My name is Lisa R. Holliday, and I am a Data Architect with The Evaluation Group. One aspect of my job is to work with evaluation teams to create data collection tools and assess the quality of data received. I use data dictionaries as a way to establish quality expectations.
Hot Tip 1: Create Data Dictionaries for All Projects
Data dictionaries are used with databases as a way to maintain records about the data being utilized, including type, format, and information use. Data dictionaries can also be used for evaluations.
I include the following areas in evaluation data dictionaries:
- Data Name
- Data Description
- Data Type
- Data Format
- Acceptable Values
- Data Collection Cycle
- Data Collector Responsible
Hot Tip 2: Define What’s Acceptable
Be as specific as possible when it comes to what is acceptable. What is the data type (numeric, text, date)? How should data be formatted? For example, should dates be entered as mm/dd/yy or dd/mm/yyyy? For numeric data, how many decimal points do you want? If collecting names, what are acceptable values (first and last name, or first initial last name)? Also, are there any data that are required, such as identification numbers?
Once you know what you want your data to look like, determine the minimum amount of non-conformance you can accept. For example, you might establish a threshold that 85% of data submitted must be formatted correctly, and 100% of required data must be submitted.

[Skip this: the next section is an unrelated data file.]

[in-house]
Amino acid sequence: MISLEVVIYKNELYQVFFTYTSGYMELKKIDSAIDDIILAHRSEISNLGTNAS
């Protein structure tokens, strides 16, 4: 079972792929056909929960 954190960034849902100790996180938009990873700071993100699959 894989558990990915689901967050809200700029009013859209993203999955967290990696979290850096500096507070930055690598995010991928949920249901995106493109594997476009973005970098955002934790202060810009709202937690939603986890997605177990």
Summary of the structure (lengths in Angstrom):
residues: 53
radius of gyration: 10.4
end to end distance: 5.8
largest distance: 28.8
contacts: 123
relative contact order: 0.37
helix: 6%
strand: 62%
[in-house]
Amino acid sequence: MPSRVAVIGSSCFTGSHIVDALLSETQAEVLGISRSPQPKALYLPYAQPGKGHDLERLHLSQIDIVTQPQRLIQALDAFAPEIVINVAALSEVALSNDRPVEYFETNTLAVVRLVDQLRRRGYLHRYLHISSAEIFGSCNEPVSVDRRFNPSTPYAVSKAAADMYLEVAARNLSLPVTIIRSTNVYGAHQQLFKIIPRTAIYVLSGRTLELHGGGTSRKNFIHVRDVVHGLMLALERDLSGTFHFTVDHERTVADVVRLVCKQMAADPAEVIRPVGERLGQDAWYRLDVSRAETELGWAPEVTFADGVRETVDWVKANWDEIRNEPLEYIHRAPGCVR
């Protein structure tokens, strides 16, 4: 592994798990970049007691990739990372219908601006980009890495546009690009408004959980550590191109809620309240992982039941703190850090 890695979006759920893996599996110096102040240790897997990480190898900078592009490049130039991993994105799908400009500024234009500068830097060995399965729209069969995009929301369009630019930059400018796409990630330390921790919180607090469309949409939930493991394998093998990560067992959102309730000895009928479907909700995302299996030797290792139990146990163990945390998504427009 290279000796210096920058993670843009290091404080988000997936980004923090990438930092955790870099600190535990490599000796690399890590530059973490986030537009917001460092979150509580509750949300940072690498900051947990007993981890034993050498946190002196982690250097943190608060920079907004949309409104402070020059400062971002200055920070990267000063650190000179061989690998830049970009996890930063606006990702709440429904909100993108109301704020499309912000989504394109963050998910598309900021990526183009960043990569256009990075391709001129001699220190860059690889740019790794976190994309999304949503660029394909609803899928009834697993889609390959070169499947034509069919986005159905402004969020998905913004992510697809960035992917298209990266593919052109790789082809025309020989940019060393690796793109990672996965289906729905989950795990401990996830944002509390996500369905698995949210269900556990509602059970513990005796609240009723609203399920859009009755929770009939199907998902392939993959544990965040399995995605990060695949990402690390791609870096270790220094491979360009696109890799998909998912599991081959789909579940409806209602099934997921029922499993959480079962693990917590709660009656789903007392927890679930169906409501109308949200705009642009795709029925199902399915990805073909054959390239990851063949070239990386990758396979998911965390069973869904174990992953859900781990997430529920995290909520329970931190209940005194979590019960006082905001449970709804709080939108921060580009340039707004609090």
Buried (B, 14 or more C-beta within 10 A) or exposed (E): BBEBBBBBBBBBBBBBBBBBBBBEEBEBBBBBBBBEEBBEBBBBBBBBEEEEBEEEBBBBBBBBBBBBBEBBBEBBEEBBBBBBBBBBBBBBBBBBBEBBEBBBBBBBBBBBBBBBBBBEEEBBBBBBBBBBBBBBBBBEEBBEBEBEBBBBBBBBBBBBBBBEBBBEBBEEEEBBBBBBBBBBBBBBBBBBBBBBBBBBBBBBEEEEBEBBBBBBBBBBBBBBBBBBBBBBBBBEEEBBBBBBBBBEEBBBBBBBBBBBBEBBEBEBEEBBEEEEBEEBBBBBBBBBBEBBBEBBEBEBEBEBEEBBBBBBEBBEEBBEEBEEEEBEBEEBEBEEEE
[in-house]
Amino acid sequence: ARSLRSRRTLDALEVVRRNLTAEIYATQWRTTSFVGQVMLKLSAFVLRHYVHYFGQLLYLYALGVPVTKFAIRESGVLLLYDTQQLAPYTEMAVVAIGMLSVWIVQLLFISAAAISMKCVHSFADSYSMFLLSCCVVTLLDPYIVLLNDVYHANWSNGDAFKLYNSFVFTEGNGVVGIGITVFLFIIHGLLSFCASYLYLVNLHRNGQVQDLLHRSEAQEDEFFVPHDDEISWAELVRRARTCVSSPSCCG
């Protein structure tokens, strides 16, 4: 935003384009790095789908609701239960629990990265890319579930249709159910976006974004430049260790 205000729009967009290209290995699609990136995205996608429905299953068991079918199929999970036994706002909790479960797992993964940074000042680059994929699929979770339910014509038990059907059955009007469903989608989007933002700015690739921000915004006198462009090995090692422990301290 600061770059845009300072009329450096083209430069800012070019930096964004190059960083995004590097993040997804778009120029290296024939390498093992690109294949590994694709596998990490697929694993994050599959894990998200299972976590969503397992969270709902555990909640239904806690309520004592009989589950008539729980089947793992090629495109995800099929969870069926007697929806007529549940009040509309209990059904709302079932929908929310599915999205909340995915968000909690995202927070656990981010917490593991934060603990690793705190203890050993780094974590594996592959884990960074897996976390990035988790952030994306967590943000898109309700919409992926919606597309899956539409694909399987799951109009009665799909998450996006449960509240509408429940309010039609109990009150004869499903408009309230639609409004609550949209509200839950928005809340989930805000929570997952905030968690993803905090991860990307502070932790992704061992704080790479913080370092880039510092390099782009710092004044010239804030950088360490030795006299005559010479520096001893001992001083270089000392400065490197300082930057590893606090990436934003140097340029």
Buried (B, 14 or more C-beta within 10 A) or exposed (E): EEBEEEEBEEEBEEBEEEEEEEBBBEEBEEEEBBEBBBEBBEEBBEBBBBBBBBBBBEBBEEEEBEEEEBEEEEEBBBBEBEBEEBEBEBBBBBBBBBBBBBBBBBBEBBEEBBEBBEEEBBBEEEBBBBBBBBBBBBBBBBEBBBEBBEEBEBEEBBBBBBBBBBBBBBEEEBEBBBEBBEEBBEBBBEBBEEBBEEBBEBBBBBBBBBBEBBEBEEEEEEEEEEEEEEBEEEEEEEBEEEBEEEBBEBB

Hot Tip 3: Enforce Data Quality Expectations
Use your data dictionary to create your data collection tools. Enforce data type, format, precision, and acceptable values where possible. Also, provide instructions for data entry and training to data collectors.
Hot Tip 4: Profile your Data Regularly
At least twice a year, profile your data: how well do the data you collect align with the rules you specified? If you find that the data you are receiving aren’t meeting your expectations, consider modifications to the data collection tools you are using or the use of another collection method. Also, provide follow-up training to data collectors.
Rad Resource: Data Cleaner
This is a free data profiling tool that works with a variety of data sources, including MS Access and MS Excel, as well as numerous relational database management systems.
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